Skip to 0 minutes and 10 secondsIn this activity, we study complexity in history. Strictly speaking, history never repeats. All historical events are unique, but this does not mean that history is necessarily chaotic. It is not. Each event in history emerges from a set of other relate events. This means that while historical events are unique, their occurrence is far from random. As such, historical events can be perceived as an emergent property of interacting circumstances. The challenge is to identify, depending on circumstances, that prove just right for a particular event to emerge. To improve our understanding of complexity in history, it is best to look at an example. And for this, we draw on research conducted in the field of economic history on the first Industrial Revolution.
Skip to 1 minute and 1 secondAt the end of the 18th century, starting in Britain, a wave of innovation irreversibly changed the face of European societies. New technologies, symbolised by steam engine, raised the efficiency of production. As a result, income levels increased rapidly and have been growing ever since, as can be seen in the graph. The historical importance of the first Industrial Revolution is apparent. Whereas before 1800, income fluctuated around a roughly stable level, afterwards, Britain set out on a path of sustained growth. This sudden transition was arguably one of the biggest, if not the biggest, event in history. Never in the entire history of mankind people have been as wealthy as since the 1800s.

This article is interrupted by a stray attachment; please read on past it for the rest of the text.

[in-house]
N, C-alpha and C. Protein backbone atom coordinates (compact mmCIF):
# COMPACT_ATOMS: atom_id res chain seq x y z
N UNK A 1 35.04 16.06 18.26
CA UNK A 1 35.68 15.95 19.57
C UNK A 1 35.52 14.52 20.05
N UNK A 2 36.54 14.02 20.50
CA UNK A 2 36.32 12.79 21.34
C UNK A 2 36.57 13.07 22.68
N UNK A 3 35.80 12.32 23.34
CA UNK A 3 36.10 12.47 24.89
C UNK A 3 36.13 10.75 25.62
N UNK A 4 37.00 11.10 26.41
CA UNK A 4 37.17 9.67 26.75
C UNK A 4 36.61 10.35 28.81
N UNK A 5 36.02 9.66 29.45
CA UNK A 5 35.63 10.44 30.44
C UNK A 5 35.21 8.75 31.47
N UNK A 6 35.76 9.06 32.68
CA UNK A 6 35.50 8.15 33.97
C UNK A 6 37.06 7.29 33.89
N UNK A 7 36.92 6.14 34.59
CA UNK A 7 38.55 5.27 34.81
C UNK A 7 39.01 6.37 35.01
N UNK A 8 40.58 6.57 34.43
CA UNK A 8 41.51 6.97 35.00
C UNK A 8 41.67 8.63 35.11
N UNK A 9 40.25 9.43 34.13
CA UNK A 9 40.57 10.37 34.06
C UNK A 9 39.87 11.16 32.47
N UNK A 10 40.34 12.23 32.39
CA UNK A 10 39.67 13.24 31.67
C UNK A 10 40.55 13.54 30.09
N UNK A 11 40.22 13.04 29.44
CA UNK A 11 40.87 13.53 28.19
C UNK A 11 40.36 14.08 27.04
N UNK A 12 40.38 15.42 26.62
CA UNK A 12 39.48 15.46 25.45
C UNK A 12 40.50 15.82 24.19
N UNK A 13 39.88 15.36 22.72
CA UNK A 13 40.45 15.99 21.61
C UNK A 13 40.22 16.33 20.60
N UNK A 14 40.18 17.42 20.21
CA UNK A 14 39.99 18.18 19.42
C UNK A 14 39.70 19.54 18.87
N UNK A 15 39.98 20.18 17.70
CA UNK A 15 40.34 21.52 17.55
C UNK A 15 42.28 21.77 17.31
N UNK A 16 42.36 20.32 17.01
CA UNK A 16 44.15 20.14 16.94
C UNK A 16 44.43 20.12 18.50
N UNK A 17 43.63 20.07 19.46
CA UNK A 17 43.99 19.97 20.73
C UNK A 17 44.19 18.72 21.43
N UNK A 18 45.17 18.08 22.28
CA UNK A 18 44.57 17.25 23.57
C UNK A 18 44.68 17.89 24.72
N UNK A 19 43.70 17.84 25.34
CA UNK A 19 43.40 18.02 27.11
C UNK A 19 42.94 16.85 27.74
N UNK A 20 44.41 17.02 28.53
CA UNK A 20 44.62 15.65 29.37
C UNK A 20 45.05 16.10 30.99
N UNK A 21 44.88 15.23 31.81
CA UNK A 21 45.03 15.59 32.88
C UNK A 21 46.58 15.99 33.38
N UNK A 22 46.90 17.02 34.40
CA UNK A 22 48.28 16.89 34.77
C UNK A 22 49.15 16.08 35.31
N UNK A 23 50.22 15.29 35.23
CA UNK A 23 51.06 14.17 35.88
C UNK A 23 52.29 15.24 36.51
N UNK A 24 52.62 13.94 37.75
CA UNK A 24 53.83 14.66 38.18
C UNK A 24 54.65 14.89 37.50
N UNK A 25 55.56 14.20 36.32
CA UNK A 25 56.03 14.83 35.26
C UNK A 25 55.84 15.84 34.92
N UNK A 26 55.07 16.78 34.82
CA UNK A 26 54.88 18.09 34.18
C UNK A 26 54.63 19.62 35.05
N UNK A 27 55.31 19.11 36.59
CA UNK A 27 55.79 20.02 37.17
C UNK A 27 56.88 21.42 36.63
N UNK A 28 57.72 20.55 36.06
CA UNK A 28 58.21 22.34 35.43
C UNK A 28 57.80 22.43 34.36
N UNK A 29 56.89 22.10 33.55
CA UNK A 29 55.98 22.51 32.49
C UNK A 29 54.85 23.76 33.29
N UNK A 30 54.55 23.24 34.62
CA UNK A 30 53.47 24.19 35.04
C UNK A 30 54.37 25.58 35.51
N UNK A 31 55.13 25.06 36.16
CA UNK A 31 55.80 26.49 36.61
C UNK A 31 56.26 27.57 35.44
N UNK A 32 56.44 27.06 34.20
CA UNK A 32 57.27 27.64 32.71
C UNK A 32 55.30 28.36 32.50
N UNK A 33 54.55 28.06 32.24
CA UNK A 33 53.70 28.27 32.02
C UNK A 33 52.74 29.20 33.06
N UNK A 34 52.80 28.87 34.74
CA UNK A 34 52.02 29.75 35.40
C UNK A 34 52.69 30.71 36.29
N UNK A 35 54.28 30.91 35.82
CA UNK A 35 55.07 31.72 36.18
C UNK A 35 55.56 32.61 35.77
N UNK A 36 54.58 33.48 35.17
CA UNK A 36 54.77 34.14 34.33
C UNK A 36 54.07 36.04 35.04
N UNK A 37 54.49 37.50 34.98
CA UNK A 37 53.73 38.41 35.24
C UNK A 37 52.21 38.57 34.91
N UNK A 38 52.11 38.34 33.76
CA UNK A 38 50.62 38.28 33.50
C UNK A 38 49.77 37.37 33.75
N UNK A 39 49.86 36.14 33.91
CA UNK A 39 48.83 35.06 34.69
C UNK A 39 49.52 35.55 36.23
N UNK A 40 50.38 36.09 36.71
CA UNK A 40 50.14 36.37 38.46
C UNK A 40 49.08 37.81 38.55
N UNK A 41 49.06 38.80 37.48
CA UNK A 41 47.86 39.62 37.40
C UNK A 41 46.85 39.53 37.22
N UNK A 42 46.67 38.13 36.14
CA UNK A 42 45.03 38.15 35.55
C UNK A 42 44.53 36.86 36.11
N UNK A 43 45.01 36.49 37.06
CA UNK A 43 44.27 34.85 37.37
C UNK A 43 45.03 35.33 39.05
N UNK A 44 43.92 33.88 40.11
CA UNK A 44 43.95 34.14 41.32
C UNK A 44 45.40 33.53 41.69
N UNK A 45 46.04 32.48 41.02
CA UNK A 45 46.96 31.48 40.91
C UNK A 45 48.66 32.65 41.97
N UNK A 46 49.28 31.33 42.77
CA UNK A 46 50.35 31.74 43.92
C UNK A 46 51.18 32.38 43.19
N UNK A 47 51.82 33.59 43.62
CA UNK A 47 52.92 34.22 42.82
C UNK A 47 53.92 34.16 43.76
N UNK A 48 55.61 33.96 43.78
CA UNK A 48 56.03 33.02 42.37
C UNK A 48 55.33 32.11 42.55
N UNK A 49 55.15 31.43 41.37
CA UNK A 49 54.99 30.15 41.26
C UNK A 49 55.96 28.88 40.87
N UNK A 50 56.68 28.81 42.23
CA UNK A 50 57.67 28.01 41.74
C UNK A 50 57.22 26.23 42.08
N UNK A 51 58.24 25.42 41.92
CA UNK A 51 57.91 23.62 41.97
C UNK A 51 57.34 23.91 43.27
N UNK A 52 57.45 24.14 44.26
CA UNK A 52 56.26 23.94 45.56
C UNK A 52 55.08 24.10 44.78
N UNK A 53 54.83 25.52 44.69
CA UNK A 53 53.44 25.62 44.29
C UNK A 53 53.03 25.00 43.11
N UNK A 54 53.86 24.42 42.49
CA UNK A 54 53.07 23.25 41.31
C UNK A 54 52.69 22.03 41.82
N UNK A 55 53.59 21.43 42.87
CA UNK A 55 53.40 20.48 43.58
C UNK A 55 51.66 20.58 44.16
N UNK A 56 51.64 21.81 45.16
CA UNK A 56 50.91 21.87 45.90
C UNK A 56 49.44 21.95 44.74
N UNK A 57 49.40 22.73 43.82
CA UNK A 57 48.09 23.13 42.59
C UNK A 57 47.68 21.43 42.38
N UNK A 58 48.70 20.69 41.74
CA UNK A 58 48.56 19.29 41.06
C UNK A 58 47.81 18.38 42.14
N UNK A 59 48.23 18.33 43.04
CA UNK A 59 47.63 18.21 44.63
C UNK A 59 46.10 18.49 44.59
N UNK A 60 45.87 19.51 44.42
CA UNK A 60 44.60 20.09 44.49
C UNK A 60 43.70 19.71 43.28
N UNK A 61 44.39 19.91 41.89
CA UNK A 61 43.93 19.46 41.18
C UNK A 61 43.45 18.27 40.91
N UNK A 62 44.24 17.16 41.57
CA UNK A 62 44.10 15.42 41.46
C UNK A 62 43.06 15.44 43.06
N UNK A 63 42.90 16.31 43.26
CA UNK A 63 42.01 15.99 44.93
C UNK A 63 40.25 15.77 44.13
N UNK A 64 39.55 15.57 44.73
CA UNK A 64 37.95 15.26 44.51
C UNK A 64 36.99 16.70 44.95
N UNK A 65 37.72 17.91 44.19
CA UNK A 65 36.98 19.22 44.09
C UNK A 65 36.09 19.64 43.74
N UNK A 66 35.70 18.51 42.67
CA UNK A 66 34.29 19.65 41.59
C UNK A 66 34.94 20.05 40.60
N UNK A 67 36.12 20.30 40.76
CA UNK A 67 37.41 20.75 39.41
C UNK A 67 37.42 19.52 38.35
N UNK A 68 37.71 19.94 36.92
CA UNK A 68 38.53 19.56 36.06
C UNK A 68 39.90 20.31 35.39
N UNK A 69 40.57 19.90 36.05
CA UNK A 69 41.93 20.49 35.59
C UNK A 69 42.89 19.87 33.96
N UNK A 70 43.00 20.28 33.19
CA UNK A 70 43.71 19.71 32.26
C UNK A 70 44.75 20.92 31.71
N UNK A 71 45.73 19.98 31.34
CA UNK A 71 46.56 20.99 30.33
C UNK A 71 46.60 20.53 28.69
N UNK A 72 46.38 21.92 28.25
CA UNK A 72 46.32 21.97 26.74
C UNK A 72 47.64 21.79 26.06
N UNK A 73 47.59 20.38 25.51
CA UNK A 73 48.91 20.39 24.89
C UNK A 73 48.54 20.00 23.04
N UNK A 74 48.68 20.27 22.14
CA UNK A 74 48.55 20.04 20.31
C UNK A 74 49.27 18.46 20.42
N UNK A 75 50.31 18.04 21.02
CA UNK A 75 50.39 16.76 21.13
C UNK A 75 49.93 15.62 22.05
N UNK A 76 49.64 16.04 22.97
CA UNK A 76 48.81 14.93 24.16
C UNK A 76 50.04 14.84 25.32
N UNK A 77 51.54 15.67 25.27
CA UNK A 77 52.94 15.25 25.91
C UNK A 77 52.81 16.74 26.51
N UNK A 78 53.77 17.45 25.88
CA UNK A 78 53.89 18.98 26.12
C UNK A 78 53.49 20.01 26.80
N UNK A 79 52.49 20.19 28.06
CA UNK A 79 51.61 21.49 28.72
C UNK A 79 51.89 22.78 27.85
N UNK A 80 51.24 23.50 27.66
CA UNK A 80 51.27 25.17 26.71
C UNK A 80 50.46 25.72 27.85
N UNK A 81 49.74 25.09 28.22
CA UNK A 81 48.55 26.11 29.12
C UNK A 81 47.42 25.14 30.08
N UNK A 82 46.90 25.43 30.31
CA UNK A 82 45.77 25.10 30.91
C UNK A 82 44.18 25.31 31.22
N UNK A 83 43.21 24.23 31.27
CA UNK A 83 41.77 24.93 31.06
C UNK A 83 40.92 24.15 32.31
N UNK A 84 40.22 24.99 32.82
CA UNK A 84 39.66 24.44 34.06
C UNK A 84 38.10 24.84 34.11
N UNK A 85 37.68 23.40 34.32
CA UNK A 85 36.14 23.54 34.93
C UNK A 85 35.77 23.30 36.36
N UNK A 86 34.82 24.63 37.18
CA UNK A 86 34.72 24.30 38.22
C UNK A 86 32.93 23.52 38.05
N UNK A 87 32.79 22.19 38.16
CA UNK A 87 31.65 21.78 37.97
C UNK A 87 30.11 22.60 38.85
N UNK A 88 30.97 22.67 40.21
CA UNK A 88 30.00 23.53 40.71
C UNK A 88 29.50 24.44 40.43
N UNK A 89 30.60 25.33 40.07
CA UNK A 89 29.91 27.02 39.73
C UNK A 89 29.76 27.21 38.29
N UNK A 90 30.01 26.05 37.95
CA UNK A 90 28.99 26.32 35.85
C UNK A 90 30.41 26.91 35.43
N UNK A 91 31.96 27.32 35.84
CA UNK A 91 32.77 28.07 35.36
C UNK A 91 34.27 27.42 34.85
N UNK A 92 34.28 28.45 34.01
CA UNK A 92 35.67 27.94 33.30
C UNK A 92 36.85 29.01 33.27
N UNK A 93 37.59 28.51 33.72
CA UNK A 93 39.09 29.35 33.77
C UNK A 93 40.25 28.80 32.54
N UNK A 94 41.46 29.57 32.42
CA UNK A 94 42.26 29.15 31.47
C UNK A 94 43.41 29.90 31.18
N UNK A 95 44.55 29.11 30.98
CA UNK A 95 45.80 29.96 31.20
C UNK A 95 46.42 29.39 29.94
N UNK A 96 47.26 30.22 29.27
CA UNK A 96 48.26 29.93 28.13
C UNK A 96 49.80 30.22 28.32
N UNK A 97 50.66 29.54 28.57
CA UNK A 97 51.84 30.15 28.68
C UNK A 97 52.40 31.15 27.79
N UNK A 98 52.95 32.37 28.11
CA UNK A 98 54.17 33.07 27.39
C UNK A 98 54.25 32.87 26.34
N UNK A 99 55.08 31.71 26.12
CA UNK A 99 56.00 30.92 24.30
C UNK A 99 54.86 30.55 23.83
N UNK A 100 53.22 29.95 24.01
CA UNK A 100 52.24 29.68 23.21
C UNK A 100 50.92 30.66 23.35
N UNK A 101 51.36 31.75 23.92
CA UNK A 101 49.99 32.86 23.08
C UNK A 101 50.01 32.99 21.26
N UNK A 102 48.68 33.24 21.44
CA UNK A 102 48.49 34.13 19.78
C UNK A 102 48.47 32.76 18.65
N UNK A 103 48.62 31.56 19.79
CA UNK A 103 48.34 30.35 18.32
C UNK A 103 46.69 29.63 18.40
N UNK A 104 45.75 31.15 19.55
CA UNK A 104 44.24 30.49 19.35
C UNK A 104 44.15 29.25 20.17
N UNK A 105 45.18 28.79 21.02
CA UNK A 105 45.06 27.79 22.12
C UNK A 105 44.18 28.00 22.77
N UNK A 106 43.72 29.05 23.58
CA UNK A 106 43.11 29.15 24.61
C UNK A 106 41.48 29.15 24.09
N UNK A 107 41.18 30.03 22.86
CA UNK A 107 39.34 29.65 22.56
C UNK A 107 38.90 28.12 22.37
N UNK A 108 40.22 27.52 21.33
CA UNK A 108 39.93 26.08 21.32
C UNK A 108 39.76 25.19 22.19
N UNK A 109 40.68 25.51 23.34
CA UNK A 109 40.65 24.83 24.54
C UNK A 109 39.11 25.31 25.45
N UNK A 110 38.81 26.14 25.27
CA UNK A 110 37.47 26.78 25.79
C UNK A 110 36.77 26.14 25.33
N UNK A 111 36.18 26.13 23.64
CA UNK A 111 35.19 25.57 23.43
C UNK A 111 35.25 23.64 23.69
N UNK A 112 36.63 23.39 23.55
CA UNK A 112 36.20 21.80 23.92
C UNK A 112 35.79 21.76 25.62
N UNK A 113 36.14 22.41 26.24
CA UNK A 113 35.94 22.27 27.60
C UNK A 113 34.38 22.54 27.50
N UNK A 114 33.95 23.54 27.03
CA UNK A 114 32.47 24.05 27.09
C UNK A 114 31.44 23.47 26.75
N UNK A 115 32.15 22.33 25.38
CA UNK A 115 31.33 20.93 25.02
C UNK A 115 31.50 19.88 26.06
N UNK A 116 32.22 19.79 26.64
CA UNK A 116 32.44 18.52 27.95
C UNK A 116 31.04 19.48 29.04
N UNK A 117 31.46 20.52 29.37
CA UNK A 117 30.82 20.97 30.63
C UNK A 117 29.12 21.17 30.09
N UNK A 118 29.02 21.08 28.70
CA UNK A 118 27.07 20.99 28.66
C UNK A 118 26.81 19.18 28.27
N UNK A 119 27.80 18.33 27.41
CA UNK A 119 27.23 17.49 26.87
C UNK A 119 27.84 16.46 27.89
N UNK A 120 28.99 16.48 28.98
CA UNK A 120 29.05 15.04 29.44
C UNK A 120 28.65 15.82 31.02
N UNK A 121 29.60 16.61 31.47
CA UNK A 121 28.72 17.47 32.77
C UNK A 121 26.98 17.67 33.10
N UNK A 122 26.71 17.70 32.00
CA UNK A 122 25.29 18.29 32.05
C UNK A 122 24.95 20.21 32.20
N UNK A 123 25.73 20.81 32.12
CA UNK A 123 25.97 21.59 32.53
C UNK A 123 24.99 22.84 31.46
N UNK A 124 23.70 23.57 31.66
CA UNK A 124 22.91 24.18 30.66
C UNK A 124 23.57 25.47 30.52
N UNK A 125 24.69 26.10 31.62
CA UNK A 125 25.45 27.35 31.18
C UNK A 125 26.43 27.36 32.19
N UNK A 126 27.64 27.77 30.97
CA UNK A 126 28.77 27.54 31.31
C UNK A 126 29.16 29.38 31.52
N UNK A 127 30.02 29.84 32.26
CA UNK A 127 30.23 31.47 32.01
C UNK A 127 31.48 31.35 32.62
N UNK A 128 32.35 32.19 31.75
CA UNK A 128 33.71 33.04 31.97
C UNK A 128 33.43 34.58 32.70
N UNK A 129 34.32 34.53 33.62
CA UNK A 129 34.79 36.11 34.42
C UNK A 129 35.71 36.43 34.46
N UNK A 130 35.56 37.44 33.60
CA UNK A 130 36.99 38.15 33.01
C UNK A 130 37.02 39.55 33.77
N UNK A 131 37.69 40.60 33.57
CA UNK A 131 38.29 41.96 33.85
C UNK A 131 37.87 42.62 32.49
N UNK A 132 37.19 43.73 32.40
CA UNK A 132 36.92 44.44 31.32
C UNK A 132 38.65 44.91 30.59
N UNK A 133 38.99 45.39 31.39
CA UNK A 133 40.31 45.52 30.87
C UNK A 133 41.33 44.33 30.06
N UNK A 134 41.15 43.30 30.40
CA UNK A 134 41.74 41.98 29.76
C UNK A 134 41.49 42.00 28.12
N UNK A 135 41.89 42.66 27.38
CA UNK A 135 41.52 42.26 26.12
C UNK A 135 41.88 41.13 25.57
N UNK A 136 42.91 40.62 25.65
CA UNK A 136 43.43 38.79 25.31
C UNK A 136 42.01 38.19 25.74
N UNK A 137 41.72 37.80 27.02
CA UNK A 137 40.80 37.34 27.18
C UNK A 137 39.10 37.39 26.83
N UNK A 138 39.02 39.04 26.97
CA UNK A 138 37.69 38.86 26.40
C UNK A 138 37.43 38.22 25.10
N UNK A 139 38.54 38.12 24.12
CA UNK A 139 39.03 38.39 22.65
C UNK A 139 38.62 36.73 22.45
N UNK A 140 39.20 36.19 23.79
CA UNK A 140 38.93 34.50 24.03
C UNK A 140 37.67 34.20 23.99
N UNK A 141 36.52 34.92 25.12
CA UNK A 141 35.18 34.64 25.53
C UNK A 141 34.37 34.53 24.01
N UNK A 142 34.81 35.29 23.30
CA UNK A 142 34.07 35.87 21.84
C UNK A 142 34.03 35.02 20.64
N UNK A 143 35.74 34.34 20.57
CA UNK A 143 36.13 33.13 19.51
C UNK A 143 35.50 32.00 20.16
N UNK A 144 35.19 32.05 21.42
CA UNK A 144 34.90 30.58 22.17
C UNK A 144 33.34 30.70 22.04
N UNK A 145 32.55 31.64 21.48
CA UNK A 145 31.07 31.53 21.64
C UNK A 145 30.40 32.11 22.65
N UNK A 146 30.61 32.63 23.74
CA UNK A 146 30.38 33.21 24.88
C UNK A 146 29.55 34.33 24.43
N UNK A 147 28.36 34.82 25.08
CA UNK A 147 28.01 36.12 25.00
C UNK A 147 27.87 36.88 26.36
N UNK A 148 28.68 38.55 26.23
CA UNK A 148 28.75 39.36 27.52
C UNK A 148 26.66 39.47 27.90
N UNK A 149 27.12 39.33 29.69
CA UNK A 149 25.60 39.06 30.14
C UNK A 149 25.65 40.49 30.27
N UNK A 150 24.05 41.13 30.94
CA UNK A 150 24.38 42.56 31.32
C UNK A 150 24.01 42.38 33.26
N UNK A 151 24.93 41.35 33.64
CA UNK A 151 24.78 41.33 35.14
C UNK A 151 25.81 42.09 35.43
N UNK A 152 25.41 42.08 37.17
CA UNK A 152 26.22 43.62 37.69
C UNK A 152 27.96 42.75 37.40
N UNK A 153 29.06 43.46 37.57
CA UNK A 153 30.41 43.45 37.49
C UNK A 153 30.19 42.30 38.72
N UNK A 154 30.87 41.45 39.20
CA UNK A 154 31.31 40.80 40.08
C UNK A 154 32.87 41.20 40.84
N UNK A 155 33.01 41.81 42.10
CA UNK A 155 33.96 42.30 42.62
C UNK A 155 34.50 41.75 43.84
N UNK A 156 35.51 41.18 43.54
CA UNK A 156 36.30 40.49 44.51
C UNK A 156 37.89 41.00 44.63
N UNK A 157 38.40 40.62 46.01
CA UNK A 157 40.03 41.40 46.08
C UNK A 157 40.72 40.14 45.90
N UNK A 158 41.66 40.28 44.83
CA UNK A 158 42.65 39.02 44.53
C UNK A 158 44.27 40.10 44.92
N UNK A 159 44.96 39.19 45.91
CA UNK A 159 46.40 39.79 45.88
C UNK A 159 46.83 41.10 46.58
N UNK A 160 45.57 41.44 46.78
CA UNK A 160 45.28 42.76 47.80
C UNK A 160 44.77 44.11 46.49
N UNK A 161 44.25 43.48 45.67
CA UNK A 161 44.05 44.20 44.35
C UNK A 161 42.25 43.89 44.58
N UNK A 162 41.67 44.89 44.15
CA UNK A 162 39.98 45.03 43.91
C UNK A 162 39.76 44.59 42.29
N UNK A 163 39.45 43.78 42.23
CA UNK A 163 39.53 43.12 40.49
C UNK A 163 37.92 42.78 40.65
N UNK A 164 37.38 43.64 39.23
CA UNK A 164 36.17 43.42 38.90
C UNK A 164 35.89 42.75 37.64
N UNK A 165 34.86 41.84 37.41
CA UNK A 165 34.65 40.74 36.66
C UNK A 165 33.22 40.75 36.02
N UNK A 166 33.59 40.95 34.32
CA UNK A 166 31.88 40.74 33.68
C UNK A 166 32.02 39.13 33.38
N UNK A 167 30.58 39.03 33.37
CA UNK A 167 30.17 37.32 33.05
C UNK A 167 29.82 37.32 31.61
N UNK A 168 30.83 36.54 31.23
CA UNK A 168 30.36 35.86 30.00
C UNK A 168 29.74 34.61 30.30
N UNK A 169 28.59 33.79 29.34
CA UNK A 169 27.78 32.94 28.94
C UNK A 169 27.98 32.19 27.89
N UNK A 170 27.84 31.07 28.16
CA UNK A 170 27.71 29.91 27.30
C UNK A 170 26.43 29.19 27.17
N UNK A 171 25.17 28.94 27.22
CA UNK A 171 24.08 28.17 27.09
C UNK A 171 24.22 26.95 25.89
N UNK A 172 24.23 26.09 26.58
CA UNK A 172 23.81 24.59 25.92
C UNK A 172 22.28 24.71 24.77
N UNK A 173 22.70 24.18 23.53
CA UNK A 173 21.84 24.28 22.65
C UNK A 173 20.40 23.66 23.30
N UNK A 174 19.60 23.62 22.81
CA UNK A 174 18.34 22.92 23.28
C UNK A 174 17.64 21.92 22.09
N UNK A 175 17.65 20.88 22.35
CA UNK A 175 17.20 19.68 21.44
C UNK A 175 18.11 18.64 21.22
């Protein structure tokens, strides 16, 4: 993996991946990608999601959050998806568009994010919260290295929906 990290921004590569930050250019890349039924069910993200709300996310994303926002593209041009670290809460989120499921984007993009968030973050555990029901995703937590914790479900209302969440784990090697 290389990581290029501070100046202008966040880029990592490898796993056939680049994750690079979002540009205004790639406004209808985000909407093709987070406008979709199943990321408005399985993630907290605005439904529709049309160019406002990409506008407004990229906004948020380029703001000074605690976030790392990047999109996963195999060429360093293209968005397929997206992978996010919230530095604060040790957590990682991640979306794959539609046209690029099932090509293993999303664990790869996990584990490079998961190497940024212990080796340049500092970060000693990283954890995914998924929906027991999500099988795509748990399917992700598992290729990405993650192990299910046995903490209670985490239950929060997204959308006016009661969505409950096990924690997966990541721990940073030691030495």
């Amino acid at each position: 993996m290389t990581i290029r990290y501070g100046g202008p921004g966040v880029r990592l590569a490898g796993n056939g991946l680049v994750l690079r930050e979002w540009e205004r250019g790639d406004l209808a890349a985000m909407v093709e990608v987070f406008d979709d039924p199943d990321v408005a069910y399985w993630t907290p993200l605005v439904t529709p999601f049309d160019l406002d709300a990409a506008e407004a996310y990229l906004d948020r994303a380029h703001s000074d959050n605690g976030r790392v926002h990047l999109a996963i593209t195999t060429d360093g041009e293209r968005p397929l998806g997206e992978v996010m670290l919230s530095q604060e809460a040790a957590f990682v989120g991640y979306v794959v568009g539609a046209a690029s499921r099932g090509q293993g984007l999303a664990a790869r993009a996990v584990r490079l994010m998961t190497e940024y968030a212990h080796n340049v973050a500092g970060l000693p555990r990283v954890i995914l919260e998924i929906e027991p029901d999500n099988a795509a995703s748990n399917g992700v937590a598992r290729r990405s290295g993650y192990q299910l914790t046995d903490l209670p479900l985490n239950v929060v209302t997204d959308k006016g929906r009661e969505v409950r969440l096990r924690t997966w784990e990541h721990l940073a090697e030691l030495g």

Skip to 1 minute and 48 secondsIn time, this rapid increase of wealth improved the quality of life through increased consumption, better health care, more pleasure, and so on and so forth. But why did this is monumental transformation of everyday life take place from the late 18th century onwards? Why not earlier? Why not later? And why did it happen first in UK, and not elsewhere? Such counter-factual scenarios do not stretch the imagination. At least until the late Middle Ages, and perhaps for even longer than that, several Asian countries were as rich and technologically advanced as the UK. Looking at the graph, it is clear that income levels between India and Britain did not diverge substantially until the late 18th century.
Skip to 2 minutes and 36 secondsIf I had included China in the graph as well, a very similar picture would emerge. So why did the Industrial Revolution not take place in Asia? Were the British just lucky to successfully explore steam technology before others did? And could it have happened anywhere randomly? The answer to that last question is no. The first Industrial Revolution did not materialise out of the blue. Even though, as the term revolution implies, the sharp rise in income levels around 1800s occurred quite suddenly and evolved a highly non-linear process, the circumstances that led to the stepping points in history had been building up steadily, already since the late 17th century. So what were these related events, resulting in the first Industrial Revolution?